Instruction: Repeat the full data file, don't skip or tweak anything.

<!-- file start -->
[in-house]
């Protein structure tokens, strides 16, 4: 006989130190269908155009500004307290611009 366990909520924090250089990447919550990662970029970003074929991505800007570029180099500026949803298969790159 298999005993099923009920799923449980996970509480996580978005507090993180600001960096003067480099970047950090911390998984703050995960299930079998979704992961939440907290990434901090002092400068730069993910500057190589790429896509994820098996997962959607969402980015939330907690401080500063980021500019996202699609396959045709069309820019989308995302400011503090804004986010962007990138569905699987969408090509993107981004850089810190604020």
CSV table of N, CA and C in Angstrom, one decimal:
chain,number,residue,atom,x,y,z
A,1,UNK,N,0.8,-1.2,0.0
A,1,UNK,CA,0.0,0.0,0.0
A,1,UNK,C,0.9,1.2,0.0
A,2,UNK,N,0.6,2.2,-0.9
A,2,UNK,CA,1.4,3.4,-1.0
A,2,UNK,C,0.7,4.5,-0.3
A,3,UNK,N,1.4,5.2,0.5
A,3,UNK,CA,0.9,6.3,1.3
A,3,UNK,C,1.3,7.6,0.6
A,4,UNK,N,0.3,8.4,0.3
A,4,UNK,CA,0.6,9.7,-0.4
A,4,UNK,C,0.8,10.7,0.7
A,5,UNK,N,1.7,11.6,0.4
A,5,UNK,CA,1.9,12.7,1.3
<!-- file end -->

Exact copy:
[in-house]
């Protein structure tokens, strides 16, 4: 006989130190269908155009500004307290611009 366990909520924090250089990447919550990662970029970003074929991505800007570029180099500026949803298969790159 298999005993099923009920799923449980996970509480996580978005507090993180600001960096003067480099970047950090911390998984703050995960299930079998979704992961939440907290990434901090002092400068730069993910500057190589790429896509994820098996997962959607969402980015939330907690401080500063980021500019996202699609396959045709069309820019989308995302400011503090804004986010962007990138569905699987969408090509993107981004850089810190604020």
CSV table of N, CA and C in Angstrom, one decimal:
chain,number,residue,atom,x,y,z
A,1,UNK,N,0.8,-1.2,0.0
A,1,UNK,CA,0.0,0.0,0.0
A,1,UNK,C,0.9,1.2,0.0
A,2,UNK,N,0.6,2.2,-0.9
A,2,UNK,CA,1.4,3.4,-1.0
A,2,UNK,C,0.7,4.5,-0.3
A,3,UNK,N,1.4,5.2,0.5
A,3,UNK,CA,0.9,6.3,1.3
A,3,UNK,C,1.3,7.6,0.6
A,4,UNK,N,0.3,8.4,0.3
A,4,UNK,CA,0.6,9.7,-0.4
A,4,UNK,C,0.8,10.7,0.7
A,5,UNK,N,1.7,11.6,0.4
A,5,UNK,CA,1.9,12.7,1.3